Carnegie’s book is great. Of course, there are other resources too. Most of us have someone in our lives who positively influences us. The truth is positively influencing people is about centering the humanity of others. Chances are, you know someone who is really good at making others feel like stars. They can get you to do things that the average person cannot. Where the requests of others sound like fingernails on a chalkboard, the request from this special person sounds like music to your ears. You’re delighted to not only listen but also to oblige.

So how to influence people in a positive way? Read on for tips.

1. Be Authentic

To influence people in a positive way, be authentic. Rather than being a carbon copy of someone else’s version of authenticity, uncover what it is that makes you unique.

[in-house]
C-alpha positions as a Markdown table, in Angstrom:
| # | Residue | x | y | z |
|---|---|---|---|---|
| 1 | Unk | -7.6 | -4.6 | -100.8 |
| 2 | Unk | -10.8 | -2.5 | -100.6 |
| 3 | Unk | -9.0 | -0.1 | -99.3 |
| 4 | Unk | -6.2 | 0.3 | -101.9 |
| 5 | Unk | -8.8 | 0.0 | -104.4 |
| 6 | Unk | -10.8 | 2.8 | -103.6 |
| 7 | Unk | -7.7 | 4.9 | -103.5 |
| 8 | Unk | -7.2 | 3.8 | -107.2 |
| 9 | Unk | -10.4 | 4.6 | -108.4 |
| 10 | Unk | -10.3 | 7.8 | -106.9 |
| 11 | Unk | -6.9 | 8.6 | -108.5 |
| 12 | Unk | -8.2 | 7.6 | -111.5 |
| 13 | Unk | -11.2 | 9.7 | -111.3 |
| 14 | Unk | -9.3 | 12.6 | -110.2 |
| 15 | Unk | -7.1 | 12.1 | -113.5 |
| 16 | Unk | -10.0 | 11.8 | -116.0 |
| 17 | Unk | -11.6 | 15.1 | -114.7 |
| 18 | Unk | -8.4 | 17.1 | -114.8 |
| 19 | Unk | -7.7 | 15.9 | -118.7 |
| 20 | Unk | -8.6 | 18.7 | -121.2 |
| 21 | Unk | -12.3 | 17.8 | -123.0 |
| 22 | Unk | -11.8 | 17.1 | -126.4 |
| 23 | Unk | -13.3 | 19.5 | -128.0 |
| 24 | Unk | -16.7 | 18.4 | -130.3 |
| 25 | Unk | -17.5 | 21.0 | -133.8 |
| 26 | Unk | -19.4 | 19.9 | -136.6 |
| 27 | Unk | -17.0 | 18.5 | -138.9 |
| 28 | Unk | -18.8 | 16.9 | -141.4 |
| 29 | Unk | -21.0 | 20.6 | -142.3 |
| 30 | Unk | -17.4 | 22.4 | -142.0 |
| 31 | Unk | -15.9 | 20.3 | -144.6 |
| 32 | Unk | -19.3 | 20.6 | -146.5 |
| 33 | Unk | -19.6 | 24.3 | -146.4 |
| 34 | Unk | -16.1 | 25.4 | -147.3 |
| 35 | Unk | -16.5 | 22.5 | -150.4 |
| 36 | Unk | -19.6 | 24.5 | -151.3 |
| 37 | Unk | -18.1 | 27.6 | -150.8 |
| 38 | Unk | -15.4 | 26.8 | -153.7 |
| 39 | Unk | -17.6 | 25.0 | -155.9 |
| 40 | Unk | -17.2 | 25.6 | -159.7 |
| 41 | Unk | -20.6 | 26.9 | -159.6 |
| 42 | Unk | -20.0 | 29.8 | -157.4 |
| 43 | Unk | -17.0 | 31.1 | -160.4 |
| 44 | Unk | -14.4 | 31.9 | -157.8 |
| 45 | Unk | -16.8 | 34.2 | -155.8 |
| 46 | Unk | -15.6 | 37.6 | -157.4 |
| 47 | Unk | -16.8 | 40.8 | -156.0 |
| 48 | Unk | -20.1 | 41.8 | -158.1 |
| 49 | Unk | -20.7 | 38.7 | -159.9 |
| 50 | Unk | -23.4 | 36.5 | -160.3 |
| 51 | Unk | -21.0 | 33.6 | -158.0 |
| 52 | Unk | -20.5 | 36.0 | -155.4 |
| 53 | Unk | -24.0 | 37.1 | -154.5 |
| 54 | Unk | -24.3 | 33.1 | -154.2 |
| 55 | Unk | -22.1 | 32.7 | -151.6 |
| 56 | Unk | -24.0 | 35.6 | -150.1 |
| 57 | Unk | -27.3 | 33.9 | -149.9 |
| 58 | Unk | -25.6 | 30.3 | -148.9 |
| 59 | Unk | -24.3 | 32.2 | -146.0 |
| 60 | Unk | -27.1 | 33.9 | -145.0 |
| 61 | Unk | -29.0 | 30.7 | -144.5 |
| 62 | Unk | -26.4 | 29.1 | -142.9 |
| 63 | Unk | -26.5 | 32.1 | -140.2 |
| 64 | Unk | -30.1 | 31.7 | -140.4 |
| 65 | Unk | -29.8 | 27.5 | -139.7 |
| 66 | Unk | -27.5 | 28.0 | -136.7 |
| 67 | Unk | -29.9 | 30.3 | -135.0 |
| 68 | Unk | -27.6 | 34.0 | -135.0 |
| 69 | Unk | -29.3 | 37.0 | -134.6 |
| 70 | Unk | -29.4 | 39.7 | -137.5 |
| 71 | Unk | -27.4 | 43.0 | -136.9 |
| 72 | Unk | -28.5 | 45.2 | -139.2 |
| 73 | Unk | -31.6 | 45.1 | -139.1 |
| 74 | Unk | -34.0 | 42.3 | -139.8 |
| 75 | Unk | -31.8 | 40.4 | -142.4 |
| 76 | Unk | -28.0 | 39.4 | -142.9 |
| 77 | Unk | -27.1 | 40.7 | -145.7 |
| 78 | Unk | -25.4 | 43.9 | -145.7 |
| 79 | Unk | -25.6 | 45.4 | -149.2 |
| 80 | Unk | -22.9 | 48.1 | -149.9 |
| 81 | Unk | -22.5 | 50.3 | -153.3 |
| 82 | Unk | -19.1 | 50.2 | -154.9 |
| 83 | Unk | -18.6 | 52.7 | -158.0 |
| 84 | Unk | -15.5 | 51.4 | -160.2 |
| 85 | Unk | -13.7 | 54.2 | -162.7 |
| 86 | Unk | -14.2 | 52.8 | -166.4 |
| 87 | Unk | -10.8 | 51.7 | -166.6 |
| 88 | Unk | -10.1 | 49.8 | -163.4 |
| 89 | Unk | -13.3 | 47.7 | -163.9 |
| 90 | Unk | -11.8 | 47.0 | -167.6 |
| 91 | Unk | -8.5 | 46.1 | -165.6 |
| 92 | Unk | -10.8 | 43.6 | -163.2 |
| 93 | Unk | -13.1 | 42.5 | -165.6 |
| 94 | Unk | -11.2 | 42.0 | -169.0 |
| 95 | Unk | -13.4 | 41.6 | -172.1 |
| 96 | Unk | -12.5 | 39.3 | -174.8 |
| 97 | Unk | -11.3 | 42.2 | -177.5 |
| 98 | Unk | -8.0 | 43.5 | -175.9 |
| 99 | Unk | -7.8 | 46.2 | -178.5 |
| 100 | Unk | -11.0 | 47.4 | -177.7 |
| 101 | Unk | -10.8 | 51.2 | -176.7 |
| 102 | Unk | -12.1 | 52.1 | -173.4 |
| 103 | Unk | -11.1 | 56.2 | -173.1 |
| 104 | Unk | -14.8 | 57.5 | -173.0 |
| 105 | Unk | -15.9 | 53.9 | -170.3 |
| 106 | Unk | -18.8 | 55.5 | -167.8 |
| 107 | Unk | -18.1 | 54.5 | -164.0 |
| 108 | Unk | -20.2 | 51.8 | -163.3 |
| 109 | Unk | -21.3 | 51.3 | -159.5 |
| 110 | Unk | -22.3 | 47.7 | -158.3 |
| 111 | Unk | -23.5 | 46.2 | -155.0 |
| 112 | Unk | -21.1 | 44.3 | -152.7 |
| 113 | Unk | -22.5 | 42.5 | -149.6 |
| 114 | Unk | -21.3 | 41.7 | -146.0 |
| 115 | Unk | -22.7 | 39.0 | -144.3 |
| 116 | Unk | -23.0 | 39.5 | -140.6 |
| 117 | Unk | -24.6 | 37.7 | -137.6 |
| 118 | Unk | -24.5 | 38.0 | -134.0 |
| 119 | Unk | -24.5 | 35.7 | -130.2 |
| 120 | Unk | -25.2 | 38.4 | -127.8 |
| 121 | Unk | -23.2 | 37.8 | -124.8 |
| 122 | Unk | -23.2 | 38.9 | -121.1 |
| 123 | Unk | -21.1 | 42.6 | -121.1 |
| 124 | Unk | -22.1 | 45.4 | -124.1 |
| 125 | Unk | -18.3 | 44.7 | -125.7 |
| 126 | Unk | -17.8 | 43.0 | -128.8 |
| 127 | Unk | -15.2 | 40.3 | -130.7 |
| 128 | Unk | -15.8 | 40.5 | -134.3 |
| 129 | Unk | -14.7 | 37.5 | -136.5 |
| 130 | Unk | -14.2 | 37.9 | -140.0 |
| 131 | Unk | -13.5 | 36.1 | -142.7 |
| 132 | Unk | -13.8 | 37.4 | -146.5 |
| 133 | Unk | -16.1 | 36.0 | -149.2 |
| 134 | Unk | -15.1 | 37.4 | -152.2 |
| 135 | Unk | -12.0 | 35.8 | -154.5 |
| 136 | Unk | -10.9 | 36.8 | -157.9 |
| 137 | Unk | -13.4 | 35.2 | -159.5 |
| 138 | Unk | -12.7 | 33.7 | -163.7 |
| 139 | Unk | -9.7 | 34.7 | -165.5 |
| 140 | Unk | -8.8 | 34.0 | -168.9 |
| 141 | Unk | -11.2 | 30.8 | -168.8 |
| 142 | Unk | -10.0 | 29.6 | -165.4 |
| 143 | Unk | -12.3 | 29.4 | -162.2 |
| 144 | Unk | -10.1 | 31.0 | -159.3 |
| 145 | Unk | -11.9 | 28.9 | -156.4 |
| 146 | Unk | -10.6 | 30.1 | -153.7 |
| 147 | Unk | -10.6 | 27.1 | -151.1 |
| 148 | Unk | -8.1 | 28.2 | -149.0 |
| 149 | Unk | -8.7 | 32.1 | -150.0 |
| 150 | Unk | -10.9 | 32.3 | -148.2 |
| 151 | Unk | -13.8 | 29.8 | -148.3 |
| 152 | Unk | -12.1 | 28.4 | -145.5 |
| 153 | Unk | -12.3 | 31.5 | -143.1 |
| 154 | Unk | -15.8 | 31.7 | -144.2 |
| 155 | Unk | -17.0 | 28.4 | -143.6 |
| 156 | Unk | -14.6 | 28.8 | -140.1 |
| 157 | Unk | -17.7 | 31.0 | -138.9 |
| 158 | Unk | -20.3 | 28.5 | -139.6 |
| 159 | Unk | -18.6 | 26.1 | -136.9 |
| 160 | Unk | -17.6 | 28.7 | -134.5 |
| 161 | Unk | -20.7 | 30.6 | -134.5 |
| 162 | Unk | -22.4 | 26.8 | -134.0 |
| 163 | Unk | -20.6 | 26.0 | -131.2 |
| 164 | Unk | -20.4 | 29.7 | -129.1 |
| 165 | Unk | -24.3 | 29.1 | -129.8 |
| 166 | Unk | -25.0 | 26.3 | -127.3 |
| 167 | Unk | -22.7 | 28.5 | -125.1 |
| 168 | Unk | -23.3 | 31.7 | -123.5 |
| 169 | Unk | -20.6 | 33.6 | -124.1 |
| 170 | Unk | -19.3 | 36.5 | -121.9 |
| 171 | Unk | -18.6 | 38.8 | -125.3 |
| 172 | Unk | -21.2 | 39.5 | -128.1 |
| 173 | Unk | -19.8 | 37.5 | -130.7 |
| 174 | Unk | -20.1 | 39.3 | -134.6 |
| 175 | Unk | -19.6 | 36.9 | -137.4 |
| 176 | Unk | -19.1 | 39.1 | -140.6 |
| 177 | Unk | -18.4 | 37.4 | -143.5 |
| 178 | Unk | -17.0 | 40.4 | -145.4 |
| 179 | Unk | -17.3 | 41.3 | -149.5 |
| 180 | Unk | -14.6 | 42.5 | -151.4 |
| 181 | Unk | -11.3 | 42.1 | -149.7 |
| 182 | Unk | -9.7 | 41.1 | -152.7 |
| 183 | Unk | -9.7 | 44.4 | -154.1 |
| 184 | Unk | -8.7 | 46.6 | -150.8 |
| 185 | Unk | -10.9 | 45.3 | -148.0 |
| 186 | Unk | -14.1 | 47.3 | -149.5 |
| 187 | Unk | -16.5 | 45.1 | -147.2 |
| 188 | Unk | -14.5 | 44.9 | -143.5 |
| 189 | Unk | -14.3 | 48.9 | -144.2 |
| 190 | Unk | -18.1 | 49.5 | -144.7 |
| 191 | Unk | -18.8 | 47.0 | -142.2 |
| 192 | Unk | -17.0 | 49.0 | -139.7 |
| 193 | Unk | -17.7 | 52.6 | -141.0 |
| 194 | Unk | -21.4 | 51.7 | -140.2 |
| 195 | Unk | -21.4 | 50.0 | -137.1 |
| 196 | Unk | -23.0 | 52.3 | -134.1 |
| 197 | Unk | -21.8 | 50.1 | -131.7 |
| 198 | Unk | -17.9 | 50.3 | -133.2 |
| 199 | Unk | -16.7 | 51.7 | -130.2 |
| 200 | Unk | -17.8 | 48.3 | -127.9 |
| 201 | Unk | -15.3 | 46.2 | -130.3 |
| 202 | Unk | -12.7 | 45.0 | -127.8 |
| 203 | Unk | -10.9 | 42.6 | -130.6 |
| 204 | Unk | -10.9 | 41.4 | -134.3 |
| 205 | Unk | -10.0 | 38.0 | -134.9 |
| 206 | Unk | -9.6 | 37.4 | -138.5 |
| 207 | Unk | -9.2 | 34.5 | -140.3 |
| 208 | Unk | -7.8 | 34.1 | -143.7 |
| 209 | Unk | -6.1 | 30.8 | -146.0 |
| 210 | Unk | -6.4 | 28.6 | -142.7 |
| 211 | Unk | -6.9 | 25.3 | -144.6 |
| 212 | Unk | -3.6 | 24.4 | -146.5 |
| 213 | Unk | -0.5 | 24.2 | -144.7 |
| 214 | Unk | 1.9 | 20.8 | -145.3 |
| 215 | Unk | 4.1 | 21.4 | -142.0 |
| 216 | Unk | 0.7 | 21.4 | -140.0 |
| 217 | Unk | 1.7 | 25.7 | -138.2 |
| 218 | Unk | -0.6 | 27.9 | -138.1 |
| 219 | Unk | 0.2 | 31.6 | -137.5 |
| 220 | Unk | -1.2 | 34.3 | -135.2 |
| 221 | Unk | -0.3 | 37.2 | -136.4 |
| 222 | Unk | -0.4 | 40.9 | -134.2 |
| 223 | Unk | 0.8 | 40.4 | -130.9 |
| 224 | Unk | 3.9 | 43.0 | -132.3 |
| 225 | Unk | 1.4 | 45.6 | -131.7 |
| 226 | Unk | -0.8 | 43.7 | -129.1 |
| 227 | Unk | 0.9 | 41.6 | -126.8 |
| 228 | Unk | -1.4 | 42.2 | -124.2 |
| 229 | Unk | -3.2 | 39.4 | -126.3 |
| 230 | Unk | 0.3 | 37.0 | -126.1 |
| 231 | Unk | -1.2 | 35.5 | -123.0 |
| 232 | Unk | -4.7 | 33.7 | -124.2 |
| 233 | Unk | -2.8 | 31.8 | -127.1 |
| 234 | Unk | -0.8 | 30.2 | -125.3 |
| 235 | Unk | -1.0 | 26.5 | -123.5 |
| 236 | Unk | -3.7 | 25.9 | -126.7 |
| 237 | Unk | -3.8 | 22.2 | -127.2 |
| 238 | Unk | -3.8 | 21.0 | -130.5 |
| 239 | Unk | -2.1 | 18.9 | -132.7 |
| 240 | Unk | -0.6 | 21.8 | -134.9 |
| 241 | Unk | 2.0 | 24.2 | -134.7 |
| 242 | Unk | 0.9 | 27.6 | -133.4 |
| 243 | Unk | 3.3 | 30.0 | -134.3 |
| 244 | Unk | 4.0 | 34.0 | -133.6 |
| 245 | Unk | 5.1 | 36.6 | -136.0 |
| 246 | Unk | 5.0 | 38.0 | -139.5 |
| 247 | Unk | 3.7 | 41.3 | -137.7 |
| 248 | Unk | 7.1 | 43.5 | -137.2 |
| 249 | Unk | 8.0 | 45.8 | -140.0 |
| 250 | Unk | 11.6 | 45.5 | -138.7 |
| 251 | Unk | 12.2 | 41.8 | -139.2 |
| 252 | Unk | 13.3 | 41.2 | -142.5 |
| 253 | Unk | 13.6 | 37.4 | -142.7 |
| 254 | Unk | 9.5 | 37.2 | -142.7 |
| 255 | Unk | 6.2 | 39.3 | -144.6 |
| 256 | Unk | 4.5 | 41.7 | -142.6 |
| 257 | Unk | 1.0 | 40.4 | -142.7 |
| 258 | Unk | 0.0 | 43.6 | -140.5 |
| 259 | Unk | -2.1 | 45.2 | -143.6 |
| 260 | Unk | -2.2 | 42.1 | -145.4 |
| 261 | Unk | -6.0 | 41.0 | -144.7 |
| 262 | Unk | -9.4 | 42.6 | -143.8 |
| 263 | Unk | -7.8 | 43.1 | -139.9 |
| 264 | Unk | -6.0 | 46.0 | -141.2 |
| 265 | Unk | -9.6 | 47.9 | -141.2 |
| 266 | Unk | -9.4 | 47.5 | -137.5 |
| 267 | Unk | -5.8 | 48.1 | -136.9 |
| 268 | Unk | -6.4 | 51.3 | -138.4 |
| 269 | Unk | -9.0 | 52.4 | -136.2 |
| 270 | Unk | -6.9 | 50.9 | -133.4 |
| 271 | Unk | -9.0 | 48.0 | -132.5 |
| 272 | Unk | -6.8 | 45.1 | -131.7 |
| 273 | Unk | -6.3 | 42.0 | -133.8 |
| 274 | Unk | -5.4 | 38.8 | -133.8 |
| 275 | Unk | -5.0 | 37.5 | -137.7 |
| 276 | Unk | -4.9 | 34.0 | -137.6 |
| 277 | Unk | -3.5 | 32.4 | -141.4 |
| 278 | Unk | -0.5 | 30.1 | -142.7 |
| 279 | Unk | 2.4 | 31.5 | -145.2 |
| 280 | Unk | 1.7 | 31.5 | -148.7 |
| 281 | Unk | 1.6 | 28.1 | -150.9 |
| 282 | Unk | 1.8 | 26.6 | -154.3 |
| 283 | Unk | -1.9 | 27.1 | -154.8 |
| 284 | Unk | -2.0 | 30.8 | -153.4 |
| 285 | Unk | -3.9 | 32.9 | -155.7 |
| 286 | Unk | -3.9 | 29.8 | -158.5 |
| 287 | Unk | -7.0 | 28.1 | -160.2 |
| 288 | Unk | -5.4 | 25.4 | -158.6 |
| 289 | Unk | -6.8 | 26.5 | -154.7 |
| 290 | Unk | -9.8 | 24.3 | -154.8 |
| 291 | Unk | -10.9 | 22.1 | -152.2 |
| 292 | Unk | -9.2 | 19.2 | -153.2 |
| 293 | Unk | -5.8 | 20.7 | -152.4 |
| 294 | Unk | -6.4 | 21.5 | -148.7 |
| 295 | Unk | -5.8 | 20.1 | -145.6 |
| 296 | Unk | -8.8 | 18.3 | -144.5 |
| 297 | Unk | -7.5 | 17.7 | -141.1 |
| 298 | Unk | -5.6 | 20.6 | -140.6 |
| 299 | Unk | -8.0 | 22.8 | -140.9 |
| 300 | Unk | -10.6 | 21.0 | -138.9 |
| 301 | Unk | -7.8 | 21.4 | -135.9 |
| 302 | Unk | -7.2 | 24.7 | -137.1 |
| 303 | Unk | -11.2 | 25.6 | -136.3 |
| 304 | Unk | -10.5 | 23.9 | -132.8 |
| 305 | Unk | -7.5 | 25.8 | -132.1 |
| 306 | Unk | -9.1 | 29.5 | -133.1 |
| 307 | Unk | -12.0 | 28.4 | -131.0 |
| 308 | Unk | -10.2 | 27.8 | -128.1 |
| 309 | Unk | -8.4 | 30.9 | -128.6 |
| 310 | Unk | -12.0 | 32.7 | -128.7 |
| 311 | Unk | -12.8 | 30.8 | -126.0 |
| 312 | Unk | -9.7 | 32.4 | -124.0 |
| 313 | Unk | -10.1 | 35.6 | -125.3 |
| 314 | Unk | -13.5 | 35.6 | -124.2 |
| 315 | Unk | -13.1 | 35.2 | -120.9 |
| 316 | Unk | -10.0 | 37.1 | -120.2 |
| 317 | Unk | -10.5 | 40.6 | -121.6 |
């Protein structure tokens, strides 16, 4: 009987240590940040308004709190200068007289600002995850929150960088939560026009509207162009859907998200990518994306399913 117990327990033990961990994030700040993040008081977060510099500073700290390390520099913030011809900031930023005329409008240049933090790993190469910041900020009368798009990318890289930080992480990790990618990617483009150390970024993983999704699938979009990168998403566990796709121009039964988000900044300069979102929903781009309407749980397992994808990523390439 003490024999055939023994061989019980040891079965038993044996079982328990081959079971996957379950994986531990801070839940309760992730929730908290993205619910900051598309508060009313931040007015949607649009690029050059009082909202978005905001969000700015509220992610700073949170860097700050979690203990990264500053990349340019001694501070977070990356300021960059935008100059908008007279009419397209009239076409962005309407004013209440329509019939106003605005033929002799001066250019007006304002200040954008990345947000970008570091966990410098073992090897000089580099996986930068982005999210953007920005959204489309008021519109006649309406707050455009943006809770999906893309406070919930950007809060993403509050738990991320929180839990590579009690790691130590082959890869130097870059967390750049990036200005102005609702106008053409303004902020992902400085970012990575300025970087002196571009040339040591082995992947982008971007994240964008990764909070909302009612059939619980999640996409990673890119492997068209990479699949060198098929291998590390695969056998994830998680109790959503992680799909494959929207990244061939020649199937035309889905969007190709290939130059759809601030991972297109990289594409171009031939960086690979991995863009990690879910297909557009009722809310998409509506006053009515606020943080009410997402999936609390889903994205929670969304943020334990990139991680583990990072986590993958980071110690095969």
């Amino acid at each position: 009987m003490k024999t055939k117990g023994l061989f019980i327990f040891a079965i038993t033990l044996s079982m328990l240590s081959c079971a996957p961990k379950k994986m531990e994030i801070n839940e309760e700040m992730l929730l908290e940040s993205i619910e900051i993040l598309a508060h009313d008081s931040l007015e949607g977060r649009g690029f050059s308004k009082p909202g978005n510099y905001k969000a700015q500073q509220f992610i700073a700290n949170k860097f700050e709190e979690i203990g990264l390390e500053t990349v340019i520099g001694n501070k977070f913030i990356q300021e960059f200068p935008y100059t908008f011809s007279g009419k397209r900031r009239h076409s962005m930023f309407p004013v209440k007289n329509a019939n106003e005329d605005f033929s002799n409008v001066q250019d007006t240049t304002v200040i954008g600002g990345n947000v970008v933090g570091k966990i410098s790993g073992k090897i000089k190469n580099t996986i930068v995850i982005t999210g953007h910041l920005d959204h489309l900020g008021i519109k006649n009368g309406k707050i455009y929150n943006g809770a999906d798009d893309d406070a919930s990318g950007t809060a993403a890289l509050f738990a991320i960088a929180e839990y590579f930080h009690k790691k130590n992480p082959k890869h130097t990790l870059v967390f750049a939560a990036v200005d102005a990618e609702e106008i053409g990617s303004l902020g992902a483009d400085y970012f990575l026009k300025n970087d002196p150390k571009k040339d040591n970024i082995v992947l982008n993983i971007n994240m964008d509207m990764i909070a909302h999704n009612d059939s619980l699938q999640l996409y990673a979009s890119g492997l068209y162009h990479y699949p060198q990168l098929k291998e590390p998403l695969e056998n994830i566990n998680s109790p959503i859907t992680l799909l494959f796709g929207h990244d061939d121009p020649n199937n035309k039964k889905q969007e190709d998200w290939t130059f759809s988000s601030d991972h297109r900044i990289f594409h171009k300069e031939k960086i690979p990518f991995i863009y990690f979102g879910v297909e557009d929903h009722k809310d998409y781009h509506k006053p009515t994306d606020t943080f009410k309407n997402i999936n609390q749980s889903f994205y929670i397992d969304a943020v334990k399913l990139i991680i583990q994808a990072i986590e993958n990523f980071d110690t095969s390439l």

Discover your unique take on an issue and then live up to and honor that. Once of the reasons social media influencers are so powerful is that they have carved out a niche for themselves or taken a common issue and approached it from a novel or uncommon way. People instinctually appreciate people whose public persona matches their private values.

Contradictions bother us because we crave stability. When someone professes to be one way, but lives contrary to that profession, it signals that they are confused or untrustworthy and thereby, inauthentic. Neither of these combinations bode well for positively influencing others.

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2. Listen

Growing up, my father would tell me to listen to what others said. He told me if I listened carefully, I would know all I needed to know about a person’s character, desires and needs.